World War I produced futile hopes but great writing

READINGS

January 30, 1991|By Carl Schoettler | Carl Schoettler,Evening Sun Staff

"The Penguin Book of First World War Prose," edited by Jo Glover and Jon Silkin, 620 pages, Viking Penguin Inc., New York, N.Y., $29.95.

IN THIS TIME of the war to establish The New World Order it is sad and painful to read prose from the great War to End All Wars. Almost every one of the authors in "The Penguin Book of World War I Prose" wrote his or her work as a cry of warning against future wars, even as mourning mothers hope the war their sons die in is the last.

Their cries were futile. World War I was only the first of the great wars that have consumed humanity in the 20th century. The war for The New World Order may be the last, but only because there's probably not enough time in the century for another.

World War I was fought for a Cause, but it's hard to remember now what The Cause was. Or what, in fact, The Great War accomplished. In one ironic sense The War in the Gulf had its genesis in the aftermath of World War I when the "victors" divided up the old Ottoman Empire, Germany's ally and our enemy.

Many of the books these pieces are excerpted from are out of print. Old war stories and old soldiers can be tiresome and boring in peacetime. But when a new war comes, we search in their experience for clues to what we can expect today. We find that perhaps the only constant is death.

The authors who served in the First World War, perhaps more than any since, describe the dead and wounded in graphic and bloody detail. The men who fought the grinding trench warfare of their time often seem surprised and ambushed by the horror of it all.

They may have been, as has often been said, the last generation of soldiers to march off to war with illusions of glory, which may account for the depth of their disillusionment.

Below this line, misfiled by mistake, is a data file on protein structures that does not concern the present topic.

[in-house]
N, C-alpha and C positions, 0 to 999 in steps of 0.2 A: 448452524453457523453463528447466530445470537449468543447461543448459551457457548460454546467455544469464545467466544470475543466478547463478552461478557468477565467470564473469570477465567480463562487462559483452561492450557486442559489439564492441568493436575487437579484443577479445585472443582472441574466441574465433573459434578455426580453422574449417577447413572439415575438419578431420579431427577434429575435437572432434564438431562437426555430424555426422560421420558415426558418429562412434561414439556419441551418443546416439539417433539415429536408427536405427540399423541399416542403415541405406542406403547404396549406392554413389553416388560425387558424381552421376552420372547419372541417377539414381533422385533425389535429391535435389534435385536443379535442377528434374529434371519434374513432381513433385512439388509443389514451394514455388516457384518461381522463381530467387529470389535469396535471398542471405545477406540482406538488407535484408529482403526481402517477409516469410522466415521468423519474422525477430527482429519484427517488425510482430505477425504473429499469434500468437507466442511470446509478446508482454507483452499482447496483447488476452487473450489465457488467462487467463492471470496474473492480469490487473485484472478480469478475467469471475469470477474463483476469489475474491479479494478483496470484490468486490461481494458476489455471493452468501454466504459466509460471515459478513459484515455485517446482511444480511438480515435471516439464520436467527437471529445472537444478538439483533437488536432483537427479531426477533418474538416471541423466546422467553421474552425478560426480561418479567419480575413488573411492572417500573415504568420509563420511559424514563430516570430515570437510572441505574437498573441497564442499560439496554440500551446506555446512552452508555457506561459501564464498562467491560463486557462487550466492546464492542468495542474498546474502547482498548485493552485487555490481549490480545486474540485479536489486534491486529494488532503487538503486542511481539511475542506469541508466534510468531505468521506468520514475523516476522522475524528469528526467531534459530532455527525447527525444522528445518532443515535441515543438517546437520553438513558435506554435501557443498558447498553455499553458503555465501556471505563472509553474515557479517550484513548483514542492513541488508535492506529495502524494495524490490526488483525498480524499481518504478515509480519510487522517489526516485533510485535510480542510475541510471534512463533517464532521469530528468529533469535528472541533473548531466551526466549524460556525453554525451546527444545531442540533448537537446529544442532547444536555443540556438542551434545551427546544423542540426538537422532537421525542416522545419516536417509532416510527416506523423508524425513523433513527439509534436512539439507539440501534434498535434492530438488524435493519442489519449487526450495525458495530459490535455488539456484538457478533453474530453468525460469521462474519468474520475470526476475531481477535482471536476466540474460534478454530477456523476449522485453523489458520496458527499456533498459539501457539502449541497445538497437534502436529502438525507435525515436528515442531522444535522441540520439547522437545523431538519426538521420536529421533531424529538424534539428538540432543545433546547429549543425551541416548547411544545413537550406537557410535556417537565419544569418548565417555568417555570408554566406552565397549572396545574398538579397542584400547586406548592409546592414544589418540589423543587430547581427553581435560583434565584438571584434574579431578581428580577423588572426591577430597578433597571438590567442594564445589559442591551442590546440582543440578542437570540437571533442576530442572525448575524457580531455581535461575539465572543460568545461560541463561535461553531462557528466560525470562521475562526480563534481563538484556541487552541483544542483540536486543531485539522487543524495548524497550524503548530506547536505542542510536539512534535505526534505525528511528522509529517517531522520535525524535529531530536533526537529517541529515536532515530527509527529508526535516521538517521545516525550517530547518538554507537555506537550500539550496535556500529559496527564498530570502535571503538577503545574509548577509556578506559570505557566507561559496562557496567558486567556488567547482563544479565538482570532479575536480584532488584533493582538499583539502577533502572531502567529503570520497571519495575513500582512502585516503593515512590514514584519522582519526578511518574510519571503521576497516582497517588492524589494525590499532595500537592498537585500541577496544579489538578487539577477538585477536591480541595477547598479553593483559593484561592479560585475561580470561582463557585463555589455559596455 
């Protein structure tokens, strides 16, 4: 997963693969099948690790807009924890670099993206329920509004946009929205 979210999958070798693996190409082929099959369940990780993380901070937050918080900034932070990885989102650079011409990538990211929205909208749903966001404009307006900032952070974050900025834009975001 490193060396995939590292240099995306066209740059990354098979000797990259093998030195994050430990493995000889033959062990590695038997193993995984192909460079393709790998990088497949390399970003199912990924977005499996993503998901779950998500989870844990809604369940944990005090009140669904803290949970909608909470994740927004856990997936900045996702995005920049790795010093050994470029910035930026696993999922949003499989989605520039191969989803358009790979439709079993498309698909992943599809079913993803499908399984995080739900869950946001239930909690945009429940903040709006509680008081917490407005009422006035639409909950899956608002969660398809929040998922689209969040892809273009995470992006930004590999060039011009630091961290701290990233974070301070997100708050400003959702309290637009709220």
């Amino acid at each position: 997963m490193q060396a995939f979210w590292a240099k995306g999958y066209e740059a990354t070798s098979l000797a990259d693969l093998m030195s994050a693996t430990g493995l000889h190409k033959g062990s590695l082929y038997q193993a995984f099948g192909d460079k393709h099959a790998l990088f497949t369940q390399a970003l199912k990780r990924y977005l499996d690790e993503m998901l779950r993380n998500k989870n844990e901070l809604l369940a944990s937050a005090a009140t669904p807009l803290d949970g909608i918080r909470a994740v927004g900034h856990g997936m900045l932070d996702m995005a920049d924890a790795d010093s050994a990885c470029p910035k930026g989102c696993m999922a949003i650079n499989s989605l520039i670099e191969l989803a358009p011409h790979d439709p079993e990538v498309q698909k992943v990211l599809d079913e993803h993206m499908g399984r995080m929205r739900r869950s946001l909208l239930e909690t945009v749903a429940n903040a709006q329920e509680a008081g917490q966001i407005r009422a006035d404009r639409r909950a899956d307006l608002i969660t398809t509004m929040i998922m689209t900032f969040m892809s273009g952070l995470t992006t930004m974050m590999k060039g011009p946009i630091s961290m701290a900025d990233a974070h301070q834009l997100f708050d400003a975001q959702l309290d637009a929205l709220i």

Oskar Kokoschka, the great Expressionist painter and poet from Austria, recalled riding to war on the Russian front on horseback, with great flair and elan.

"When we left Hungary, girls in colorful costumes brought us Tokay wine and cheered us; I lifted one girl on to my saddle . . . "

He found war not so finely colorful.

"The first dead that I encountered were young comrades-in-arms of my own, men with whom, only a few nights earlier, I had been sitting round the campfire in those Ukrainian forests, playing cards and joking."

A cap dangled from a tree and a little farther on a dragoon's fur-lined coat.

"He who had once worn these things himself hung naked, head downward from a third tree. The horses lay in the forest with their hooves in the air, swollen-bellied, swarming with flies."

Kokoschka's account continues with an even more horrific image of death. He was later severely wounded himself and barely survived.

Charles Hamilton Sorley, who was killed on the Western Front when he was 20 for some tactical adjustment no one remembers, wrote home to England of "the wail of the exploded bomb and the animal cries of the wounded men.

"Then death and the horrible thankfulness that the next man is dead."

Jon Glover, one of the editors, writes in his introduction that "the war was appallingly destructive, and, arguably, unnecessary. Yet, to immerse oneself in the literature it produced is, in a strange way, heartening.

"Great writing emerged from the war's brutally enforced actions, which were for the individual supremely alienating and uncontrollable."

The authors who wrote of World War I out of direct experience are simply among the greatest of the century. Included in this Penguin anthology are Colette, D.H. Lawrence, Robert Musil, Rosa Luxemburg, Robert Graves, Siegfried Sassoon, E.E. Cummings, Joseph Conrad, John Reed, Ernest Hemingway, Edith Wharton, Ford Maddox Ford, Willa Cather, Edmond Wilson, John Dos Passos, William Faulkner, Louis-Fredinand Celine and Pierre-Eugene Drieu La Rochelle.

Their achievement is unlikely to be repeated by the men and women who fight The War in the Gulf.

Jon Silkin, the other editor of this book, notes that a central image of World War I prose and poetry often derived from the rose. He quotes Paul Fussell, another fine chronicler of The Great War, who says ancient tradition associated the rose with battle scars. The rose symbolized the risen Christ and, in combination with a skull, the omnipotence of death.

The war for The New World Order seems to have found its central image in professional football.

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